Why the human obsession with categorising things?

Is it a cause or an effect of where we are as a species, or is it just an inevitable consequence of having to deal with large volumes of information.

It gets me down sometimes; a person isn’t allowed to be just a person, they have to be a British or American or Afghani person, or a Christian or a Muslim or a Sikh person, or a Homosexual or Heterosexual person, or a Black or White person, I find that these pigeonholes used to describe people way oversteps their usefulness.

Also, why do we have such a fixed idea of which categories are exclusive? have we forgotten about Venn diagrams?

It makes me physically sick when I see a newspaper headline that says “5000 killed in WTC disaster, 300 of them British” (I live in the UK) - should I somehow consider the 4700 non-British lives lost as being worth less simply because they didn’t live locally?

Honestly, I think this obsessive tidiness has gone too far, why do we do it?

When I saw the title of your thread, I wanted to write a light riposte, but now that I’ve read it, I only want to agree with you. I’ve felt the exact same way. Here, in the US, on a random news report of a disaster in some faraway land, we hear that 400 people were killed, 12 Americans. Ah, I think, of all the people killed, 12 were important. I hate that implication. Labels have their purposes. Classifying items is an important cognitive and communicative event. But there are surely times when those categories are totally irrelevant.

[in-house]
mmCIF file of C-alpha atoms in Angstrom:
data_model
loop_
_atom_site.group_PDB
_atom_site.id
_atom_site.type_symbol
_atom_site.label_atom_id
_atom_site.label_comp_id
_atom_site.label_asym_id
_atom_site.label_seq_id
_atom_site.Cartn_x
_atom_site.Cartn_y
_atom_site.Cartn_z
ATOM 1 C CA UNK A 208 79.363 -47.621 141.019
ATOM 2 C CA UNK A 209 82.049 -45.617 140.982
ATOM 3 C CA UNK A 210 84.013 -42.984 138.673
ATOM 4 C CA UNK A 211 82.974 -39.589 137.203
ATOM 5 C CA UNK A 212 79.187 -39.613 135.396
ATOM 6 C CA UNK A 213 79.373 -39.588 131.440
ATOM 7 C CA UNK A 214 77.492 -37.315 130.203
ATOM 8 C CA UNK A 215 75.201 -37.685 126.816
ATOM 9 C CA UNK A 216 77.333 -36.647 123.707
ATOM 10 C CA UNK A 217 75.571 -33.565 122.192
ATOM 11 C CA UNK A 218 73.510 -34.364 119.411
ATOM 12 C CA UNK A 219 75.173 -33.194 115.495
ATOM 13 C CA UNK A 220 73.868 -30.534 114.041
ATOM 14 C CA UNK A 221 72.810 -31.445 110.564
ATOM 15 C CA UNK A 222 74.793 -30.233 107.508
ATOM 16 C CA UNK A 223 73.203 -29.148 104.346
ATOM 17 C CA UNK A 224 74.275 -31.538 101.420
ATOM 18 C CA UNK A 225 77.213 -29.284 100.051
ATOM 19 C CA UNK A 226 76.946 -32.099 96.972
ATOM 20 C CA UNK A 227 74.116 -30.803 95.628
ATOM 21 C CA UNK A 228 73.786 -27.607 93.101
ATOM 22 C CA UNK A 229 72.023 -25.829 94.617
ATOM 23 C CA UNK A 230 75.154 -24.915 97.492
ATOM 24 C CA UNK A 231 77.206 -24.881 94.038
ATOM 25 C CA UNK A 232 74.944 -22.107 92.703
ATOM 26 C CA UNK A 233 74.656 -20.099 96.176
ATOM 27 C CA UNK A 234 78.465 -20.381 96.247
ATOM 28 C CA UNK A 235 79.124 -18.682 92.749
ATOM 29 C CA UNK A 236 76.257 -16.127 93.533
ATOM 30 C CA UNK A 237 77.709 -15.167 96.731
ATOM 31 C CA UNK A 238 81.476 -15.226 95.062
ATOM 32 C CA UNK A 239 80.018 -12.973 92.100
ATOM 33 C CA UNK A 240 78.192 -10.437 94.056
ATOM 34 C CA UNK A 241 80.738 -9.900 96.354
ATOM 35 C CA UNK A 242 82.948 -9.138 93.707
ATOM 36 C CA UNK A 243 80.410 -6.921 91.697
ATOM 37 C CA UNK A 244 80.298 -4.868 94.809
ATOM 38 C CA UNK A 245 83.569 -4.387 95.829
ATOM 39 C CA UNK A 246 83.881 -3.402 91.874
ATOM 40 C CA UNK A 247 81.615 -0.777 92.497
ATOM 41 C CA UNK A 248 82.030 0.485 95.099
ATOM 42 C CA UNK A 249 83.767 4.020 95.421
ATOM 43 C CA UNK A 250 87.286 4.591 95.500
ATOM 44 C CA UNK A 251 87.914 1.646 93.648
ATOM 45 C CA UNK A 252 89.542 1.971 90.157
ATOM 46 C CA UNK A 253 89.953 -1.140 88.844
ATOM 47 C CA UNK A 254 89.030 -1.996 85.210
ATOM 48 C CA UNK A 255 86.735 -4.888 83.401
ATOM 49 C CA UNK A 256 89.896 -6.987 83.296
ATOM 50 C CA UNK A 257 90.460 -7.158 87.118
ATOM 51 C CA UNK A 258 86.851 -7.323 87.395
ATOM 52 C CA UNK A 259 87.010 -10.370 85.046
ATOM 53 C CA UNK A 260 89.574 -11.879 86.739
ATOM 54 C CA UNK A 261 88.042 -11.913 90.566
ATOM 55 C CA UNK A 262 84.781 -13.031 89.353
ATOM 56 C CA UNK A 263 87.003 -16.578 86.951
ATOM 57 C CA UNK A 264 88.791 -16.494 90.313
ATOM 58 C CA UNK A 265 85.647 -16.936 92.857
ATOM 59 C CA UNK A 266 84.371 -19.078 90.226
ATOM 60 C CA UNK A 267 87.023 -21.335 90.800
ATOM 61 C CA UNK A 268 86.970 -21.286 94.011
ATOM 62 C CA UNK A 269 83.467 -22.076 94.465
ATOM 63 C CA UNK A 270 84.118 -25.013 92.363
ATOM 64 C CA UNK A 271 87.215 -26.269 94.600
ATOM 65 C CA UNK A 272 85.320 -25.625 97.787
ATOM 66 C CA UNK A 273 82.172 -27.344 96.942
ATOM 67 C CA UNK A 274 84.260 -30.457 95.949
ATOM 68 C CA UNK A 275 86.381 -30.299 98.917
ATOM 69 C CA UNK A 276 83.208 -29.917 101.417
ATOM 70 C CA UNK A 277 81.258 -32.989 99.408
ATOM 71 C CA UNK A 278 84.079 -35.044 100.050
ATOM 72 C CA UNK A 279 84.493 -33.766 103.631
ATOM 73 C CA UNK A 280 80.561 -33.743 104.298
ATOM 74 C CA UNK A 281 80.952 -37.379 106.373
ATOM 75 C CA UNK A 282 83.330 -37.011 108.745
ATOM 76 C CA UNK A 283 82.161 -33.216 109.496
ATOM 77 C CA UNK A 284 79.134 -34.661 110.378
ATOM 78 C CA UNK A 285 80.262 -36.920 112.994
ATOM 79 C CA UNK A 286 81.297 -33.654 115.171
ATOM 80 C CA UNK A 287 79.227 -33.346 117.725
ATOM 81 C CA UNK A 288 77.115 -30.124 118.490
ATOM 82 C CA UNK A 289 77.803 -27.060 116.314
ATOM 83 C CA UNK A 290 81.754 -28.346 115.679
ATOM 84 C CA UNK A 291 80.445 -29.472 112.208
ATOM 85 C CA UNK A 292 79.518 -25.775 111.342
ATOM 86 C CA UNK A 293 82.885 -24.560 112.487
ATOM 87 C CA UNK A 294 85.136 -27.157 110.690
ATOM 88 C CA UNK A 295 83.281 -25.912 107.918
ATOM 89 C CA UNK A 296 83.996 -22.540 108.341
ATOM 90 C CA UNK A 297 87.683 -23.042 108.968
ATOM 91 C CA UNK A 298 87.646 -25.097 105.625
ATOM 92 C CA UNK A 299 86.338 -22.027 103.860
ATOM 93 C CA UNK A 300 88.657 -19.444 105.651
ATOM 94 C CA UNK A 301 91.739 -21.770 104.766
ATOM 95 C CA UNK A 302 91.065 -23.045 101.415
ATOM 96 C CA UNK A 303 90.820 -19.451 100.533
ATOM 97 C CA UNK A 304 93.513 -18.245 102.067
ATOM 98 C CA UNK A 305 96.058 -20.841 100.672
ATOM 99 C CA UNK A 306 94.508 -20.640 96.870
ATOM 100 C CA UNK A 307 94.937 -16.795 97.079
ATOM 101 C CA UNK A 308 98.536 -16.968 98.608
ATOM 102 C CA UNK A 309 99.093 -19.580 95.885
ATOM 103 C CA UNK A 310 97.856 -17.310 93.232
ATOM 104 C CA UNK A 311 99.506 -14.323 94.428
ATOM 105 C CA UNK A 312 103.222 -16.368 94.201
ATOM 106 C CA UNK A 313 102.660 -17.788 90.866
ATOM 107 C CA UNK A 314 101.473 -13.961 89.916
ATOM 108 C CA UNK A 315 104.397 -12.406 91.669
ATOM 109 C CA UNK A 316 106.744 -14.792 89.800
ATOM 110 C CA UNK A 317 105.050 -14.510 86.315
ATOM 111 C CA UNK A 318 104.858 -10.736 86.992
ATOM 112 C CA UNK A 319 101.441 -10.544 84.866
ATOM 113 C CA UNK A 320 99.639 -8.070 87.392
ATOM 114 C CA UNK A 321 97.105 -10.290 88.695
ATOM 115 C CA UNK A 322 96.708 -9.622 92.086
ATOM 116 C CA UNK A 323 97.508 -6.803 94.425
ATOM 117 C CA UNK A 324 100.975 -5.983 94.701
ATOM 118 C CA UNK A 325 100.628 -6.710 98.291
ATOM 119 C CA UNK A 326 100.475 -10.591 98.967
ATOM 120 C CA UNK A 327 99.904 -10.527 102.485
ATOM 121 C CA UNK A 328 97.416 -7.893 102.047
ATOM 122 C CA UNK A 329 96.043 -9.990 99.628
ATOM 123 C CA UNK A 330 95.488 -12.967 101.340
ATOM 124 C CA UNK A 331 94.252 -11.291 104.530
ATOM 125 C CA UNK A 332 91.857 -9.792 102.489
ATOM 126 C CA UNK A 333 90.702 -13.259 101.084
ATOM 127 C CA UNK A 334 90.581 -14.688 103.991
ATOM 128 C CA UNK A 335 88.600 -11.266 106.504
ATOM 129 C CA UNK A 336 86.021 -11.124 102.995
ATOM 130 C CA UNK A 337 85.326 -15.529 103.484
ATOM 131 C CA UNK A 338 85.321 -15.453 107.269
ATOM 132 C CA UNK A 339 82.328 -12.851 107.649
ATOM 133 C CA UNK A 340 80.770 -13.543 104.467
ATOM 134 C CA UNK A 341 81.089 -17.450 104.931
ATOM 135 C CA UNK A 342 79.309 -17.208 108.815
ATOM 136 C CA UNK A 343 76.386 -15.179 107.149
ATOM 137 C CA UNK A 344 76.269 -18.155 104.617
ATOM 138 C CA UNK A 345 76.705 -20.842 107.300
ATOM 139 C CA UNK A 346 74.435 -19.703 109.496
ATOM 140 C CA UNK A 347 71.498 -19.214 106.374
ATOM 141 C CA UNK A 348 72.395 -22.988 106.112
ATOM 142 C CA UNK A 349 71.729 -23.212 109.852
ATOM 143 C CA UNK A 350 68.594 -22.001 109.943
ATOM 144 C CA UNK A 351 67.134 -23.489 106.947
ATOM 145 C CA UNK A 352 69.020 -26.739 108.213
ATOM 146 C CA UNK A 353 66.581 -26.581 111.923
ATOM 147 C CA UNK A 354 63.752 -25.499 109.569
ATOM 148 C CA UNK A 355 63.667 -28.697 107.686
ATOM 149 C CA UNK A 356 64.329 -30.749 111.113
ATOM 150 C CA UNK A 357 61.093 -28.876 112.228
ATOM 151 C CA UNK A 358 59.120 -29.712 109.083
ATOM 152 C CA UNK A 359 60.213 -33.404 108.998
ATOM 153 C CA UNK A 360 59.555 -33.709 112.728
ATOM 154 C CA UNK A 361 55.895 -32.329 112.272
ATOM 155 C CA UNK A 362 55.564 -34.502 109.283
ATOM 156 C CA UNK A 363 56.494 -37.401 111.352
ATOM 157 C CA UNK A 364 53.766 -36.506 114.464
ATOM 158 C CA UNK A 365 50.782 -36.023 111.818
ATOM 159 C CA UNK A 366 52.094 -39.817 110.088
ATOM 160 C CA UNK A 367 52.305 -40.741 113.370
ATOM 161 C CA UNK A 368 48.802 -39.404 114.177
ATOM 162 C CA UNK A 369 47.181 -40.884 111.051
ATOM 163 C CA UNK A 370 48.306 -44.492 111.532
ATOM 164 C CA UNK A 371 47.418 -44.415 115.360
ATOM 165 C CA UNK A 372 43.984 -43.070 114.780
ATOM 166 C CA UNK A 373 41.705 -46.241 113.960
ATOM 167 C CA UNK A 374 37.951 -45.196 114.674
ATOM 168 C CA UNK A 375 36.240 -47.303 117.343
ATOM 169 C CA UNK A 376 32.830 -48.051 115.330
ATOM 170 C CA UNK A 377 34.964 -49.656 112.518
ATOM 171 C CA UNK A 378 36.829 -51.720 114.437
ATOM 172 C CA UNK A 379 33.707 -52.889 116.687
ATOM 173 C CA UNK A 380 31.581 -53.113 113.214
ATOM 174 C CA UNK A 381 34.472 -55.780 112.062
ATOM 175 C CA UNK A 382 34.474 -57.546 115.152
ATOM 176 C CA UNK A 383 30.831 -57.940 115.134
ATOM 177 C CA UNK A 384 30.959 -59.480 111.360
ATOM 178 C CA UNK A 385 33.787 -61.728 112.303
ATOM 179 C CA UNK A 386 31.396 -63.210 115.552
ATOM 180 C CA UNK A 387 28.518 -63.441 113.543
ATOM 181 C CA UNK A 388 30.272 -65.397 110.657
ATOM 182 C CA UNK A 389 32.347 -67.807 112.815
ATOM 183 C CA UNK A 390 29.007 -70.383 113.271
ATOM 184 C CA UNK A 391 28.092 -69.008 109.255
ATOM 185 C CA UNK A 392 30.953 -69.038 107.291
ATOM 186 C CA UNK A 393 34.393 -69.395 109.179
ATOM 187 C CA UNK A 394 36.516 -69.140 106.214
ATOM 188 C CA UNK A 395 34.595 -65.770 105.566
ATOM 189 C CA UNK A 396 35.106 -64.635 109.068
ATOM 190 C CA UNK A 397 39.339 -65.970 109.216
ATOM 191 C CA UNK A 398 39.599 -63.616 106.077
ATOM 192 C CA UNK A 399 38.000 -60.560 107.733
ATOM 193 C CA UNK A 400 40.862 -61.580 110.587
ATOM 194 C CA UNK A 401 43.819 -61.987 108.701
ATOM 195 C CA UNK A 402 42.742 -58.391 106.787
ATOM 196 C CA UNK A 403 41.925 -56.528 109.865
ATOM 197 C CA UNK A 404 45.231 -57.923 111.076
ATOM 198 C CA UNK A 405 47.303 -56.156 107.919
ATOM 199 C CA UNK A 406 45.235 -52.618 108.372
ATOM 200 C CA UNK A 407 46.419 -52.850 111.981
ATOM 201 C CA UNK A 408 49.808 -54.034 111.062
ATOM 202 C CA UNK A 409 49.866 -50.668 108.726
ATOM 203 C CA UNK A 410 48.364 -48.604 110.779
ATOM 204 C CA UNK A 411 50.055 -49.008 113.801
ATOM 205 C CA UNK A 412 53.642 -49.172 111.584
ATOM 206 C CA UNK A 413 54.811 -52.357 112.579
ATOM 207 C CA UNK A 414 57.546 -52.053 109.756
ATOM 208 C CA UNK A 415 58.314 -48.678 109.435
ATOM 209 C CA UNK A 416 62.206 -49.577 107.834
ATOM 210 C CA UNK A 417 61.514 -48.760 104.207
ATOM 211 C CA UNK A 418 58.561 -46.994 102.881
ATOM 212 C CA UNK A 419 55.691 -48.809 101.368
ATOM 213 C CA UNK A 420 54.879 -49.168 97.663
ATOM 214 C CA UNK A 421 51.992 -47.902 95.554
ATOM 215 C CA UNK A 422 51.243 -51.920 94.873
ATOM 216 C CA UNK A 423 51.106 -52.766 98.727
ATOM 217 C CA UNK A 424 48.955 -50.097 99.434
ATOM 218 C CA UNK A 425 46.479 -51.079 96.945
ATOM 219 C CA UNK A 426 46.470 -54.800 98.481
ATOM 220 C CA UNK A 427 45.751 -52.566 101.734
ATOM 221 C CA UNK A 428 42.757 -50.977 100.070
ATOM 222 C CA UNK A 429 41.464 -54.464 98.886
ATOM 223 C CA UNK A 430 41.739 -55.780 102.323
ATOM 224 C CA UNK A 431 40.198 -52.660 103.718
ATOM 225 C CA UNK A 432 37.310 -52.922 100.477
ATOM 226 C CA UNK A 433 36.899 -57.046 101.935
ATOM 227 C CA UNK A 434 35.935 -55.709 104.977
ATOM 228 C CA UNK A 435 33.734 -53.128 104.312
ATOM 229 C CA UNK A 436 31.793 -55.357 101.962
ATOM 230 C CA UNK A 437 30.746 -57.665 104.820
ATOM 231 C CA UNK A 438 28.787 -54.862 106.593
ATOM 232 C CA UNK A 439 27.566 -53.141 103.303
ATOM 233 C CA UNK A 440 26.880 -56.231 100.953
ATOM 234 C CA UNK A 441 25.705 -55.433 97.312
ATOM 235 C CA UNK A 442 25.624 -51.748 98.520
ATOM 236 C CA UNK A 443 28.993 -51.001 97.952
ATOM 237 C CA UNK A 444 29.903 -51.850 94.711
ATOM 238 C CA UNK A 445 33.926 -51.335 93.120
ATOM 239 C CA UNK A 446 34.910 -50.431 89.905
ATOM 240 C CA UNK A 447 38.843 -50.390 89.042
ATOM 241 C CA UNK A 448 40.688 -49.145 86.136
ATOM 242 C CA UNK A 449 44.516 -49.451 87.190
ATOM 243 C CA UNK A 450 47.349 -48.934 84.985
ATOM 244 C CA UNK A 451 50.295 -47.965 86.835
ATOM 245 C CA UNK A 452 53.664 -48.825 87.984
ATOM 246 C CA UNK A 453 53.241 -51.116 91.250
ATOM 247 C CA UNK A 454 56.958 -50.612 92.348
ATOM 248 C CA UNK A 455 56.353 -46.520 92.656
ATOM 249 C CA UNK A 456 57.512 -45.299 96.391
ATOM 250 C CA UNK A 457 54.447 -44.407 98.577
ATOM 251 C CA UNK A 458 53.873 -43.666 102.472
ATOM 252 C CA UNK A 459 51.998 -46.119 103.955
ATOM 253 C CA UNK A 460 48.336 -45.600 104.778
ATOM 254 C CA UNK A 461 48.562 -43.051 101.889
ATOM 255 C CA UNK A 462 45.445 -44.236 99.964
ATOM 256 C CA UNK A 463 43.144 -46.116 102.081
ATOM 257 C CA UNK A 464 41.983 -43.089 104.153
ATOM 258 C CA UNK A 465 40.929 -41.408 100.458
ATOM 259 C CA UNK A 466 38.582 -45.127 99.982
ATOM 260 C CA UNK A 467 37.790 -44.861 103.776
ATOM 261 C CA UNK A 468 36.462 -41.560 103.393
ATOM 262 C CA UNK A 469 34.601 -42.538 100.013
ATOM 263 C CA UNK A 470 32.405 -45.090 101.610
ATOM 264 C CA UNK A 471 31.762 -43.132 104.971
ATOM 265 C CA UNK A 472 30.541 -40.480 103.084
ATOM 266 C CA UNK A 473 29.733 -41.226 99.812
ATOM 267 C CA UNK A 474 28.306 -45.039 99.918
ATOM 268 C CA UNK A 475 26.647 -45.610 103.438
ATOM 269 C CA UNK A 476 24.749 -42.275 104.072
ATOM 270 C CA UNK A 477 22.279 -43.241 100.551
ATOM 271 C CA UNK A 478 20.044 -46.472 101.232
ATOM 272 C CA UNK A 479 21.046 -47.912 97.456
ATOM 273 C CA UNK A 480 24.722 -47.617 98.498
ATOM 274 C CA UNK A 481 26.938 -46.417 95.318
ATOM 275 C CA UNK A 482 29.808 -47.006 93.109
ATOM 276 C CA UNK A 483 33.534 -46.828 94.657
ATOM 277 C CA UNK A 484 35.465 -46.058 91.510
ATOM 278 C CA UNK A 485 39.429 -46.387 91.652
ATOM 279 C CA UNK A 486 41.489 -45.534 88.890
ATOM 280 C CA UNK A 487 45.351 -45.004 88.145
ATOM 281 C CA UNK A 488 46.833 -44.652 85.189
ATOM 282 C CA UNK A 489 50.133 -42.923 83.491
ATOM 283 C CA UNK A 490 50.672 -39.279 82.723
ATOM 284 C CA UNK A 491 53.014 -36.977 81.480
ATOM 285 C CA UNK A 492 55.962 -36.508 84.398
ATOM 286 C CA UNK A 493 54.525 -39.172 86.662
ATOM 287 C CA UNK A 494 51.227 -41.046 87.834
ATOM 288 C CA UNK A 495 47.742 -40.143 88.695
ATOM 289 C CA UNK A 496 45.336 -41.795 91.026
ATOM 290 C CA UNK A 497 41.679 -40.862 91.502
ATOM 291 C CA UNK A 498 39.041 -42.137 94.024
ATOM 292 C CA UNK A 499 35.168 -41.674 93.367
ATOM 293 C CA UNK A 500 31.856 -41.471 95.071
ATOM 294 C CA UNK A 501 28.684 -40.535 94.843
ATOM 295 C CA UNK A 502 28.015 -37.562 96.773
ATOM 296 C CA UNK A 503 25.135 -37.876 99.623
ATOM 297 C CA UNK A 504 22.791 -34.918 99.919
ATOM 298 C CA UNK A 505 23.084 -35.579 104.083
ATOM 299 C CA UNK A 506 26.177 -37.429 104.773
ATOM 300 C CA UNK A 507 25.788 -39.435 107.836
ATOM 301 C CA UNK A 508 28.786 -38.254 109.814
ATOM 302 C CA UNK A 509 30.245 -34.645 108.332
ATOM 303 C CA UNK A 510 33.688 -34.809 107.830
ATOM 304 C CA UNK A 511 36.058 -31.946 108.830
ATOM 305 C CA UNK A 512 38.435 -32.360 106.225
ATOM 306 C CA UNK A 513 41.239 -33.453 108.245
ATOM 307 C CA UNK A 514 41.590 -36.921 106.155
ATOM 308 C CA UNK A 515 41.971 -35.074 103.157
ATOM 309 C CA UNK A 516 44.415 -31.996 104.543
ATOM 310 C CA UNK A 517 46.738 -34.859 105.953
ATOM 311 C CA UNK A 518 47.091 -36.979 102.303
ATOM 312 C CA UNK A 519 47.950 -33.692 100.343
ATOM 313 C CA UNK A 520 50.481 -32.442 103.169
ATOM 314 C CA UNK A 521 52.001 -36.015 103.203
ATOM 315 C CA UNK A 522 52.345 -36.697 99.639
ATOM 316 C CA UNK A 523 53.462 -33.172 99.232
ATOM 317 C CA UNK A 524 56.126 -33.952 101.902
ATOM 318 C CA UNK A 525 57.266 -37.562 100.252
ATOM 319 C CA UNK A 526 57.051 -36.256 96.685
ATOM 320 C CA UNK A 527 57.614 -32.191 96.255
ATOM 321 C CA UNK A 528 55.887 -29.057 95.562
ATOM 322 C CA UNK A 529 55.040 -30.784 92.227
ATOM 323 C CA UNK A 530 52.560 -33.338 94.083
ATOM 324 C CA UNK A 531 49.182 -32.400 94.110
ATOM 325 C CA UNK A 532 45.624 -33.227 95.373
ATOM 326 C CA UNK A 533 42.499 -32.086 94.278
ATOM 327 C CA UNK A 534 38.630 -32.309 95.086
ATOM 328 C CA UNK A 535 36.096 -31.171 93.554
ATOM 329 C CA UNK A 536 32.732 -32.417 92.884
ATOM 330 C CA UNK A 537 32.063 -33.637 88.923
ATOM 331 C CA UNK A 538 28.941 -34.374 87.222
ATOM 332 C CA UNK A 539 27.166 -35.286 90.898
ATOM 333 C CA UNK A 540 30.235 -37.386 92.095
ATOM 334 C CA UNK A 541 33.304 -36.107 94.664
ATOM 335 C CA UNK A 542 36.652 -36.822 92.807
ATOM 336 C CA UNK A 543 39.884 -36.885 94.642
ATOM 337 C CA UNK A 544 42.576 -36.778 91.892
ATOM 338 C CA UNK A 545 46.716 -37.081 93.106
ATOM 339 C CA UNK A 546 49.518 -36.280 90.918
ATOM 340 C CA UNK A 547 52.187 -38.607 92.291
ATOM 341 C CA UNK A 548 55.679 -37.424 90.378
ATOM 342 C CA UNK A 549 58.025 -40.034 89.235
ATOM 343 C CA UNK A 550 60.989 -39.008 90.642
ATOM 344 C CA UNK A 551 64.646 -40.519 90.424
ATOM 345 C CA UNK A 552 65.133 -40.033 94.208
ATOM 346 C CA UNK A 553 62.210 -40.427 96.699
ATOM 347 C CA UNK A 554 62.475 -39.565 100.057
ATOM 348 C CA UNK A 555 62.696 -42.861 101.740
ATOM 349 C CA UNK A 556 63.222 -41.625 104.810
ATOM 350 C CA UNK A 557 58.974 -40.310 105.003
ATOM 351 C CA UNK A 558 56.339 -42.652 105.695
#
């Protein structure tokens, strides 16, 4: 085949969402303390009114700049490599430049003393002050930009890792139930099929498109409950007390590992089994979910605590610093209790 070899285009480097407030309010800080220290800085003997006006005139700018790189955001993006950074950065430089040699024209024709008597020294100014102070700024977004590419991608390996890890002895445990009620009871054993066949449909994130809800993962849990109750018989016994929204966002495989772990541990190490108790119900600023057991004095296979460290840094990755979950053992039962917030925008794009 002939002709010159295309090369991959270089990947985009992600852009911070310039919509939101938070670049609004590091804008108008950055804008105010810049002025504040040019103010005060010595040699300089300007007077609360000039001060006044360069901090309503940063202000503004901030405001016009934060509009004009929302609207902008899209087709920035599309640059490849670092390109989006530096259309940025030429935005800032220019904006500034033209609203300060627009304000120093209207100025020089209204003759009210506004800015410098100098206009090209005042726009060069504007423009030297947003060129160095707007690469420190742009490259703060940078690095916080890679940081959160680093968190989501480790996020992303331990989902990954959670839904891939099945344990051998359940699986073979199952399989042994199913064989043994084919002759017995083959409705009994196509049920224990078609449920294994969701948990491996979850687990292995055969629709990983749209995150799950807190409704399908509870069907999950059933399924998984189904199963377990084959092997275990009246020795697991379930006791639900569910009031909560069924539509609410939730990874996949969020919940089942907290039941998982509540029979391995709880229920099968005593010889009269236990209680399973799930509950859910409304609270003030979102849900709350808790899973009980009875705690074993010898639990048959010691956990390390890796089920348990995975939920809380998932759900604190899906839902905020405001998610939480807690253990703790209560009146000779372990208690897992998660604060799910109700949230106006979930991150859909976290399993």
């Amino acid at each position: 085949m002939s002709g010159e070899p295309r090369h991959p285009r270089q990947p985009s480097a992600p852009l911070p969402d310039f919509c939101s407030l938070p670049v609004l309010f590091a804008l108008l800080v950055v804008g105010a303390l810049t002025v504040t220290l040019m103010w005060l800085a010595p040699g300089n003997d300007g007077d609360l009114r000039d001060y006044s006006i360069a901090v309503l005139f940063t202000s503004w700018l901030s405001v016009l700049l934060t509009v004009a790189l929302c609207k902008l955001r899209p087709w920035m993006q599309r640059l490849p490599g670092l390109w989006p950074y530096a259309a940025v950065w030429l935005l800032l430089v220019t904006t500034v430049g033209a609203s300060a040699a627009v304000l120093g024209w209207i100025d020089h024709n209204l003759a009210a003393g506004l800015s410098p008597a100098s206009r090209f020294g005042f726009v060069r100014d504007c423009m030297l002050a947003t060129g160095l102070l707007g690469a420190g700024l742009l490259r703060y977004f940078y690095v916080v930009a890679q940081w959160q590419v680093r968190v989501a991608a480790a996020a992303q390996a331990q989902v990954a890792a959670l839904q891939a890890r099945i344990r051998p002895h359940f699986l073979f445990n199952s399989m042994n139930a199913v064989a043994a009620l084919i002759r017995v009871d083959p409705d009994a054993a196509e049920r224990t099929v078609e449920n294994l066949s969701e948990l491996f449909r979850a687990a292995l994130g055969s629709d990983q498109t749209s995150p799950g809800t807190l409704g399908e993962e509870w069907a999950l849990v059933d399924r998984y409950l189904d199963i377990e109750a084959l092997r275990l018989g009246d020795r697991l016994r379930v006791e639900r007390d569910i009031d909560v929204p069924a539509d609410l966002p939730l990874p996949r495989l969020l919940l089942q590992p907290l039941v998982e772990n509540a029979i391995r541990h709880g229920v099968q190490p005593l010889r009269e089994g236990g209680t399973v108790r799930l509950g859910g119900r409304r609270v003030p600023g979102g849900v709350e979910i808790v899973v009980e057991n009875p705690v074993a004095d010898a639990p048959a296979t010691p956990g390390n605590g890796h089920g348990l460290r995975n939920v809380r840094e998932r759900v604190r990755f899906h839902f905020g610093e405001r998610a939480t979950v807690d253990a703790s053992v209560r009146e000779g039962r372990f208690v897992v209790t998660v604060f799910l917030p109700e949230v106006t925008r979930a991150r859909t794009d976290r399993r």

Okay, I’m totally talking through my hat, here, but a couple of wild stabs:

  1. We want to protect “we” and fight against “they” because we want to protect people who carry our genes. Patriotism, class identification, maybe even political affiliation, all create emotional bonds exploit the instinct to protect the family and weed out unrelated competition.

  2. We categorize because in many circumstances, that’s a very efficient thing to do.

A tiger eats your brother. You observe this and decide, “Hmmm. Better be afraid of big orange stripey things in the future.” Smart decision. Extending the benefit of the doubt to the next tiger you meet would put a quick end to your enlightened attitude, and probably your genes, too.

Then you see black guy mugging people on TV, and the same part of your brain thinks, “Hmmm. Better be afraid of black people.” Not so smart decision–but it was a good way of thinking on the savannah (yes, I know there weren’t any tigers on the savannah), and I guess there hasn’t been enough negative selective pressure to weed this instinct, as applied to people, out of us.